Crafting The Hybrid Resume: 3 Ways Hybrid Identity Can Shine Through and Strengthen Your Resume
Resumes are about identity as much as they’re about describing work history. Typically, we see resumes as tools to summarize and capture our accomplishments and strengths. We don’t think about them as being snapshots of identity and how we’ve transformed over time.
However, what we do is not synonymous with who we are. Just because someone does marketing, doesn’t mean they’re only a marketer.
My career history began in teaching, and my job title was teacher. The word “teacher” was the dominant identity employers saw in my resume. Yet, that’s not who I really was or how I saw myself. I didn’t know how to explain my complex identity back then. I had to learn how to incorporate my hybridity in my resume.
Resumes need to capture both our identity and our best abilities.
We want employers to see us the way we see ourselves. If we come across as a list of generic job titles or disparate roles, employers won’t understand us. Our true value won’t leap off the page. This is the problem hybrids face when we’re capable of doing so many things.
Hybrid professionals are multi-dimensional, dynamic, and highly qualified individuals who don’t fit neatly into one box. Integrating different work identities together means hybrids are people who defy traditional labels. That’s why hybrids must work harder to find the best way to articulate who they really are and how all their various talents fit together. How is it possible to put that into a resume?
Resumes follow conventions and standards. It’s necessary to follow those for the purposes of screening and AI tools programmed to recognize information in a certain way for recruiters and companies. I recommend a few shifts in content and placement, not in overall formatting. Based on my experience, I know it’s possible to insert my hybrid identity within a traditional resume.
Three ways I incorporate my hybrid identity into my resume:
(One important caveat, resumes should be customized to fit the role. It’s a good idea to update certain sections when applying.)
- HEADLINE: The headline is the top line of my resume beneath my header. I see it as the identities I call myself and want to be known for. This is WHO I am. Right out of the gate, I want to hit the reader with bold, clear, and unique titles. You might think of this as your personal brand. I always place my hybrid title in the headline, which is creative disruptor. The additional one or two titles I write after my hybrid title are influenced by the job I’m applying to so there’s a direct keyword match. I want to be known for my hybrid title and also use language the company is uses. Later, when I get to an interview, I explain this connection in more detail.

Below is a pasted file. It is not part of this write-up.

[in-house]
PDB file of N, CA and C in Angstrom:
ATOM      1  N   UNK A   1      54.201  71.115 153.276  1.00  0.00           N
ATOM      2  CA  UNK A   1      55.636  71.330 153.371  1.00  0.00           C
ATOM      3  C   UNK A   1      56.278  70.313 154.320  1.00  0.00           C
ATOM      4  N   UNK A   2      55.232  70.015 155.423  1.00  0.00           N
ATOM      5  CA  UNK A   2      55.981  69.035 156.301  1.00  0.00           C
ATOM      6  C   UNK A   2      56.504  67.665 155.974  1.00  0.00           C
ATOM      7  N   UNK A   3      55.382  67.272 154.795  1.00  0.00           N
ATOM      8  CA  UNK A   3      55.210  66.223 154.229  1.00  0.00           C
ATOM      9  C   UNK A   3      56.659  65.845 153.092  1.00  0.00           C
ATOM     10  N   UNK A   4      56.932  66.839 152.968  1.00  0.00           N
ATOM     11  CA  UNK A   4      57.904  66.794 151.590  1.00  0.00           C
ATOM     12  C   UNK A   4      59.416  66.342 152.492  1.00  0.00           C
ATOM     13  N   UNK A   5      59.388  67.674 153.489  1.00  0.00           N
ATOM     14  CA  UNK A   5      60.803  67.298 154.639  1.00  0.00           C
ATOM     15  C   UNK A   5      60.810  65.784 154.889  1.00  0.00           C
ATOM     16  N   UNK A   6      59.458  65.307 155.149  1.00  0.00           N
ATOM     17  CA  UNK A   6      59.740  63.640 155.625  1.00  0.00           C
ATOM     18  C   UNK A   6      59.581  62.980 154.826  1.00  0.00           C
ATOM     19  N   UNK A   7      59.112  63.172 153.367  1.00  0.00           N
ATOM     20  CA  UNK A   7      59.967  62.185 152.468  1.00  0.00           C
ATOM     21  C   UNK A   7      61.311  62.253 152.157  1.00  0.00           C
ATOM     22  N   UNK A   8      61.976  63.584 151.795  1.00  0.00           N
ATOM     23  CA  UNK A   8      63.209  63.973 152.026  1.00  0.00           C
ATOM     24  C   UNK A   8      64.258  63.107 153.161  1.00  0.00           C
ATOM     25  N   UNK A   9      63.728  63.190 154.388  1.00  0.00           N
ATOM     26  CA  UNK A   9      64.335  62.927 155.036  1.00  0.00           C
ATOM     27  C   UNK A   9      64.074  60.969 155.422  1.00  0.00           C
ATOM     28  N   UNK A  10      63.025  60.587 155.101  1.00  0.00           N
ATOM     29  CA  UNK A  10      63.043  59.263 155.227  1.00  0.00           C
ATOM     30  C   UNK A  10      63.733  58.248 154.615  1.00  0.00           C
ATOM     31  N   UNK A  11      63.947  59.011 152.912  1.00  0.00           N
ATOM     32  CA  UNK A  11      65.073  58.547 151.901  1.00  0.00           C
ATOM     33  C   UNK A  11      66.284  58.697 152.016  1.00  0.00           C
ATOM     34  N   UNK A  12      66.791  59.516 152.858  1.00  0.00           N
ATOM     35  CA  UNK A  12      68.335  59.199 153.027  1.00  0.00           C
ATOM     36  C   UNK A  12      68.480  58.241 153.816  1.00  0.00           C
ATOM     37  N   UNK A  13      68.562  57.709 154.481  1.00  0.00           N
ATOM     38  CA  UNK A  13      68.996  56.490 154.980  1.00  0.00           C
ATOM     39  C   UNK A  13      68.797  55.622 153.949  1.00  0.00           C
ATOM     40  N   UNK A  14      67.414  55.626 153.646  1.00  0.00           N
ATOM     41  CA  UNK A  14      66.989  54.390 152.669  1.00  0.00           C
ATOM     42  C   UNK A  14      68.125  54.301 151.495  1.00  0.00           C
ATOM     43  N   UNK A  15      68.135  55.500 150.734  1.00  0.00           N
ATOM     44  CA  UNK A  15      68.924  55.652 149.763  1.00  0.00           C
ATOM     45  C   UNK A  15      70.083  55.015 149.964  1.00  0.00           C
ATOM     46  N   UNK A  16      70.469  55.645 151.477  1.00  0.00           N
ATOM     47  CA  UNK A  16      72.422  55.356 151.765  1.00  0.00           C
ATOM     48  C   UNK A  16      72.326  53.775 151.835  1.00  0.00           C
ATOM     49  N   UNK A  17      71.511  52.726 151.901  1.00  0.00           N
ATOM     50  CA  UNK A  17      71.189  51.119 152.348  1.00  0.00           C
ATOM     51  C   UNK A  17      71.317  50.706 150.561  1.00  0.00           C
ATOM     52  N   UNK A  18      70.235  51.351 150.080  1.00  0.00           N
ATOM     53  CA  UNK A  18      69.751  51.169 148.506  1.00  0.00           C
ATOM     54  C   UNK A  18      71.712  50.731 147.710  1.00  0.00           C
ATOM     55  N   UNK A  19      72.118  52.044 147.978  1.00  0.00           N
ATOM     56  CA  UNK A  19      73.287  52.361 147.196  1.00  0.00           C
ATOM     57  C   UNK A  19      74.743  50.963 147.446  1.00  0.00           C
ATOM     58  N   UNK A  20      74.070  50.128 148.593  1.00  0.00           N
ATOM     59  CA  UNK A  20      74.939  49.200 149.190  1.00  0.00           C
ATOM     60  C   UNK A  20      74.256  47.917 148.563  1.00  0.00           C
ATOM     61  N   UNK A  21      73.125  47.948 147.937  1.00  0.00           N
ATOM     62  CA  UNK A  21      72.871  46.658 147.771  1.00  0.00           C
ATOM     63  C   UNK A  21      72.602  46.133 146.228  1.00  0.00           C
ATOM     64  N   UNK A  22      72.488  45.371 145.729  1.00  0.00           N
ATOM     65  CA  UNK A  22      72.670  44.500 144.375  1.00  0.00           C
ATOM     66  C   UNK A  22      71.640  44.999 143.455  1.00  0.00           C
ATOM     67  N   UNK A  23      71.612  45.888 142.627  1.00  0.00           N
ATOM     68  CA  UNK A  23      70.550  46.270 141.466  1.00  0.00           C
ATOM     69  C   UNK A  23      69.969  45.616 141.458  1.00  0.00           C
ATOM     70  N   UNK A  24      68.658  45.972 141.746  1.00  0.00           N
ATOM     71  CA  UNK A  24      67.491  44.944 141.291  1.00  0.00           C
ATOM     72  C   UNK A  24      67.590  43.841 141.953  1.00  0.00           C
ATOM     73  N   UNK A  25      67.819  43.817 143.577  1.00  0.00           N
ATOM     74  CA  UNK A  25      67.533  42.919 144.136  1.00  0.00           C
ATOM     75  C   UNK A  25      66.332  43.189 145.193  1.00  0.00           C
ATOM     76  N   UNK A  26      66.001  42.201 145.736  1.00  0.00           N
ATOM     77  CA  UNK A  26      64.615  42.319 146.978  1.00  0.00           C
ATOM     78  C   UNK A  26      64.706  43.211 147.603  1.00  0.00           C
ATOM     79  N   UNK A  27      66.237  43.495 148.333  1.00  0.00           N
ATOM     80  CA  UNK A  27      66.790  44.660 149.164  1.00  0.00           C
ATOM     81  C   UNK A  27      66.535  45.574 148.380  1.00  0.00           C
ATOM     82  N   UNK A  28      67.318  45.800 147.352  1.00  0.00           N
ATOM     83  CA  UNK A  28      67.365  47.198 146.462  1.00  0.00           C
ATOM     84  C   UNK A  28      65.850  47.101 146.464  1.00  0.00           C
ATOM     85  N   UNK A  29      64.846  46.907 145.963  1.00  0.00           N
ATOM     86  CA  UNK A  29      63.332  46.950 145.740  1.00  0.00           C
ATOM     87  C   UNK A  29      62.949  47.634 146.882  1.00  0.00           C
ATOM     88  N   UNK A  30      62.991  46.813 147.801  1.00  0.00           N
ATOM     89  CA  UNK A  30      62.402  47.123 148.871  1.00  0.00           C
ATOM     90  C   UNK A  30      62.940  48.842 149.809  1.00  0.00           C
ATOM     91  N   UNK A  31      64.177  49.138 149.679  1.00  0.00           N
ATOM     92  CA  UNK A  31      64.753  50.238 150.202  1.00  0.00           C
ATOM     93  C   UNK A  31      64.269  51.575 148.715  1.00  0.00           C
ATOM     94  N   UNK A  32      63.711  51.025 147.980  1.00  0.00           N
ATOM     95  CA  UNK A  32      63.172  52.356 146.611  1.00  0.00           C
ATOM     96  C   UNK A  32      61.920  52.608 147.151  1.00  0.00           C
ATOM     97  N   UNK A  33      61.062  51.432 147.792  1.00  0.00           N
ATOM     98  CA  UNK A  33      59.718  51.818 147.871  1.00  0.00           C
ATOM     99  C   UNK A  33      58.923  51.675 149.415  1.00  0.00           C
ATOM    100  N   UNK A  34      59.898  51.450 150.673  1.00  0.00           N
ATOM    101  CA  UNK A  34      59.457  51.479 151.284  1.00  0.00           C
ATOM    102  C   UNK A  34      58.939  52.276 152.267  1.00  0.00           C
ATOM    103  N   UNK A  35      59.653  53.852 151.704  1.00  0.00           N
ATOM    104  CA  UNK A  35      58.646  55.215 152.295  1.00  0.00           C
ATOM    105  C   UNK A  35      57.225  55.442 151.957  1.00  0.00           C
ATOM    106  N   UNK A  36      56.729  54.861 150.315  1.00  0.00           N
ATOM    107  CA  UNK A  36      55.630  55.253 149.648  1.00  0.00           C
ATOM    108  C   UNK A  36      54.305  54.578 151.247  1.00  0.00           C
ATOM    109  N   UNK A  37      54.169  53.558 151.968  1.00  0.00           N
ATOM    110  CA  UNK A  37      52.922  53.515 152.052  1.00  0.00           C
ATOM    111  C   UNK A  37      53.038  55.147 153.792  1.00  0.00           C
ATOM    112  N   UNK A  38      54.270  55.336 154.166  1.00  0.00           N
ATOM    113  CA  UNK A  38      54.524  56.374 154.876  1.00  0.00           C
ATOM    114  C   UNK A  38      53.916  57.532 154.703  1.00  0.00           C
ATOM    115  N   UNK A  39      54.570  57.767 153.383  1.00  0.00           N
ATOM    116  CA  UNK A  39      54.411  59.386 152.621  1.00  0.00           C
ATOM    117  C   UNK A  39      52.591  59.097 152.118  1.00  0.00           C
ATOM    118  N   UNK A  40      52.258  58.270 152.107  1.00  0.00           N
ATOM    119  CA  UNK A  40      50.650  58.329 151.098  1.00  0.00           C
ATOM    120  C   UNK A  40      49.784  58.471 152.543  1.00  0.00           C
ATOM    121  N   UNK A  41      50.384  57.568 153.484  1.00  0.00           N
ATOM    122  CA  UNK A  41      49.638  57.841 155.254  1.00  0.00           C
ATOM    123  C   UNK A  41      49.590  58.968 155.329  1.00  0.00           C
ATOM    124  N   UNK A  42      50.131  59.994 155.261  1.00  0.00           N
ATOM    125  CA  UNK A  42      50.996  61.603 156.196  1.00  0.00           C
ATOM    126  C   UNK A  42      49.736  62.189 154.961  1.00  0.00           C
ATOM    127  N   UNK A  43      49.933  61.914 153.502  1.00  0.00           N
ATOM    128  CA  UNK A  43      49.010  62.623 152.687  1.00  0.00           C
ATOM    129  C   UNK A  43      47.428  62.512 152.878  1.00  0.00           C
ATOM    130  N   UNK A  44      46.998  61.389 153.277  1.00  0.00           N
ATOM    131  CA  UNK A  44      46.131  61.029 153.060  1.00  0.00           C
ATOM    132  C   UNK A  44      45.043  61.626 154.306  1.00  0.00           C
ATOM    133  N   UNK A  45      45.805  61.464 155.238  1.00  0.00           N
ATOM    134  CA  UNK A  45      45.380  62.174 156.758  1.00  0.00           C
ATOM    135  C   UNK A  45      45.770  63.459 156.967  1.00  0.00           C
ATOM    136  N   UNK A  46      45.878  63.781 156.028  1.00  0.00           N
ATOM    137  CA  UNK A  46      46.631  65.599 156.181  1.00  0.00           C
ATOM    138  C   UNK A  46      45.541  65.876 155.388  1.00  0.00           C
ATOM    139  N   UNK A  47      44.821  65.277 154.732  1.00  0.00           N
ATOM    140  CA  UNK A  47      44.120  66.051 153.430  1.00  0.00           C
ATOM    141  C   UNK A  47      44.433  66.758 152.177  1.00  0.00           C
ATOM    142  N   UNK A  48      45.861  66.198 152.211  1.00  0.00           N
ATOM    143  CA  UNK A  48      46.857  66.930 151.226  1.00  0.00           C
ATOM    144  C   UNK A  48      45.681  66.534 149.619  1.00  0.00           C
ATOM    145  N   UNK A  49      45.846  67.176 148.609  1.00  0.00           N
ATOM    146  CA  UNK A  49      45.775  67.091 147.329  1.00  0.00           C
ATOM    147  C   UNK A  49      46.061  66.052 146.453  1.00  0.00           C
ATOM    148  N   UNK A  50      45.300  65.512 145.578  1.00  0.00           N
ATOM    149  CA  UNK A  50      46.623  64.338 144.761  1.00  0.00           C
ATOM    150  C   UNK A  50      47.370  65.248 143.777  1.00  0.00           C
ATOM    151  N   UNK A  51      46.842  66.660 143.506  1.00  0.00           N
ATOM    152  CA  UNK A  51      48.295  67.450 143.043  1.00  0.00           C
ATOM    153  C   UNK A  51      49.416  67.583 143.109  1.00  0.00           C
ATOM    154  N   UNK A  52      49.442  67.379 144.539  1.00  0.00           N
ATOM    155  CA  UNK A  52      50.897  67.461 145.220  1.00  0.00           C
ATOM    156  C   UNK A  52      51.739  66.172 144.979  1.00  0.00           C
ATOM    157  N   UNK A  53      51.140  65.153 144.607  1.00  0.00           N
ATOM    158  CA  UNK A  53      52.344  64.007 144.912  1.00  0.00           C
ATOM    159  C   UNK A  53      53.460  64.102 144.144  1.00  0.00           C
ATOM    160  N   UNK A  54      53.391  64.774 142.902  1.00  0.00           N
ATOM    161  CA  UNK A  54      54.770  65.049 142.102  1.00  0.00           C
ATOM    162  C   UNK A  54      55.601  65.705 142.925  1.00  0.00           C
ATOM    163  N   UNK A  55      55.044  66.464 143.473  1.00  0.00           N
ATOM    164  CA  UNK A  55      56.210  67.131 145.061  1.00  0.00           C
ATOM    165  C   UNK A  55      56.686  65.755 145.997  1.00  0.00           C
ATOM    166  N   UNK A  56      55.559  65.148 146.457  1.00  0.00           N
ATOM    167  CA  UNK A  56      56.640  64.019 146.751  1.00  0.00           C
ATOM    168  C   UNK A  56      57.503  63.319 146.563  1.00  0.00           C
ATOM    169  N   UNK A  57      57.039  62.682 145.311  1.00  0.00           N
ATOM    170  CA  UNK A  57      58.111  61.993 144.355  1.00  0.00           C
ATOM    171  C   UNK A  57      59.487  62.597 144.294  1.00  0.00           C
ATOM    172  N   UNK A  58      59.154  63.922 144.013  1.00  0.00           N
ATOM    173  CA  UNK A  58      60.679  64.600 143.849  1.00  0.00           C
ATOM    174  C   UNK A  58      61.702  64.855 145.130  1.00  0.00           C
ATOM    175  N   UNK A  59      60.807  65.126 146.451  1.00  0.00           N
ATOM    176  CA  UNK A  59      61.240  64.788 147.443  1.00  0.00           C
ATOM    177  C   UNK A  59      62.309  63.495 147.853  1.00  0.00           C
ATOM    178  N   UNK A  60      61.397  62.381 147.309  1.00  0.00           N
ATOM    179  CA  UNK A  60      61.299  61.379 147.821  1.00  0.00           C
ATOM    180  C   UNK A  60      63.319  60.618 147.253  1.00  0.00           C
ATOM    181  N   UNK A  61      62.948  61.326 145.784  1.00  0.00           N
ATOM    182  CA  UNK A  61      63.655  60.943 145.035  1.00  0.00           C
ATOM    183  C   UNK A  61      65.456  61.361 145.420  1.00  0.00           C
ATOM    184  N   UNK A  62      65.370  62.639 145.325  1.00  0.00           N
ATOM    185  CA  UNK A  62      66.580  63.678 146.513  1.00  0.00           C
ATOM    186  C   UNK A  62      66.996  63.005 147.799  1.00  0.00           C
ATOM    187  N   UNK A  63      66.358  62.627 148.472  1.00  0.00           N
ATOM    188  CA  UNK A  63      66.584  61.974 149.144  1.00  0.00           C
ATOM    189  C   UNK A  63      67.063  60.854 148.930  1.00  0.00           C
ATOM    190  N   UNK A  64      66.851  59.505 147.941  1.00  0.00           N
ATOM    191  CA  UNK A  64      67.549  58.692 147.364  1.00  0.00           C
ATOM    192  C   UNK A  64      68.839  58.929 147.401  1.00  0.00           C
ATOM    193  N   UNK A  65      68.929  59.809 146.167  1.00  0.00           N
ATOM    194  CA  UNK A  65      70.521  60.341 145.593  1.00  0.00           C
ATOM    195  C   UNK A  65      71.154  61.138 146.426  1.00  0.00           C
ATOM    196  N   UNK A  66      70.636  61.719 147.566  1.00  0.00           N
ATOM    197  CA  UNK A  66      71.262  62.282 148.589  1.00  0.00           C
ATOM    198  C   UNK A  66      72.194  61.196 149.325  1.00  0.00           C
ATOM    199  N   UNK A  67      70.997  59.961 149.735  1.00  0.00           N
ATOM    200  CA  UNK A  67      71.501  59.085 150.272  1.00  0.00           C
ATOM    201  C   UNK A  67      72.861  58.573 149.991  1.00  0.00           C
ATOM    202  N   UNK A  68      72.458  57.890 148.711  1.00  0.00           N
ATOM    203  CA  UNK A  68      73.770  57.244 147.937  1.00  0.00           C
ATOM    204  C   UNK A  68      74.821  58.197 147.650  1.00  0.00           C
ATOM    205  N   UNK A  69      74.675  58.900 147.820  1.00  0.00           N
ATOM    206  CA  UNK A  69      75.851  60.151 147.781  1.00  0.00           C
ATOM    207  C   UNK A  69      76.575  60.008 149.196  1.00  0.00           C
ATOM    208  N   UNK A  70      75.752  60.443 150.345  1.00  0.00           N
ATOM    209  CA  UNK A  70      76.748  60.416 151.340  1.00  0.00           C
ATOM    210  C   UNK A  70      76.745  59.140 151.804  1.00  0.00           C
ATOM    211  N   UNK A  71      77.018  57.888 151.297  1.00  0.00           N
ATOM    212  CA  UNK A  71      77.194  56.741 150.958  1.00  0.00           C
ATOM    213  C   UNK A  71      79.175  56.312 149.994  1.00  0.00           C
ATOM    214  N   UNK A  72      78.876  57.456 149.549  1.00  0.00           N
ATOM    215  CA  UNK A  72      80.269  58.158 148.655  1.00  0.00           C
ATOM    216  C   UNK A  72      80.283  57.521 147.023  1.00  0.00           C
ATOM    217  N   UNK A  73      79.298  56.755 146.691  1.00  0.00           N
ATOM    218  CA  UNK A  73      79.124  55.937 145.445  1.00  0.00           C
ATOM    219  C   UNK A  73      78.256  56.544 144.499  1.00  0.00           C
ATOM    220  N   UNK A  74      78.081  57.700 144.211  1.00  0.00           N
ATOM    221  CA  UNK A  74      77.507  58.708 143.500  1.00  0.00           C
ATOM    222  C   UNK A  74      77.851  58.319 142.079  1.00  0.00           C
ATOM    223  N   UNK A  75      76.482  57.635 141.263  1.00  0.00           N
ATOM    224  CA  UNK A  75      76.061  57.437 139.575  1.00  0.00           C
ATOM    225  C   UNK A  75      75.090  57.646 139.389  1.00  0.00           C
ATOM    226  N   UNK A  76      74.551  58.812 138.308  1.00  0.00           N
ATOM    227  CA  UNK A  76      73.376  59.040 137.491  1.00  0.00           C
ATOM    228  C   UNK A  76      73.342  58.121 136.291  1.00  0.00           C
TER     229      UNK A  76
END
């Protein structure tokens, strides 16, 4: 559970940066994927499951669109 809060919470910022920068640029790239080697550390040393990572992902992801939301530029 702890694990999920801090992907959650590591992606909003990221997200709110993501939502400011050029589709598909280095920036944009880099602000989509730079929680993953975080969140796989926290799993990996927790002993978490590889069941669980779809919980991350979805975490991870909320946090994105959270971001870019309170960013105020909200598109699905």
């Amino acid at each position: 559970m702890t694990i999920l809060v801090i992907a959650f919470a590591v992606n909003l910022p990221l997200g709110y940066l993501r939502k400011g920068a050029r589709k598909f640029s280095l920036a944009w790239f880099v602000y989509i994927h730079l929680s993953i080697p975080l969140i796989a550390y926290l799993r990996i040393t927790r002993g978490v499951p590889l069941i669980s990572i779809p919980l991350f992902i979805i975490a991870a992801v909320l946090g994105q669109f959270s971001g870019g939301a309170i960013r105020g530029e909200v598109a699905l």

- PROFESSIONAL SUMMARY: The professional summary consists of a few sentences beneath my headline. This is usually where people describe who they are, what they’re passionate about, and give their “why.” I find it hard to write a few succinct sentences that summarize me and my work authentically. After doing the self-reflection to discover my hybrid identity, I realized that who I am at the intersections of my professional identities is the inspiration for this summary. In this section, I explicitly state I’m a hybrid professional and then explain the relationships between my identities (aka my hybridity). This is my pitch about me and my hybrid superpowers.
- EXPERTISE & SKILL SET SECTIONS: I place my expertise in the left side of my resume. This list of keywords is partially derived from skills that appear in the intersections of my identities (again, an easy place to mine and find inspiration) and also populated by keywords the employer is looking for. I want to be a match and move to an interview (and AI searches on keywords) so I know I need to use key terms, and I also want to reflect my true abilities. The skill set section is a place where I give more color and description around my top skills, instead of just listing them like I do in the expertise section.
The rest of my resume is formal with my education, work history, and other relevant experiences.
If you’re curious how to self-reflect on your intersections or don’t know who you are in the intersections of your identities (which is what forms your hybridity), then check out my workbook and my online course. You’ll find tons of inspiration about your true professional identity and what kind of hybrid professional you are by investigating your intersections. It’s worth trying those exercises if you haven’t yet.
(originally posted on my blog here)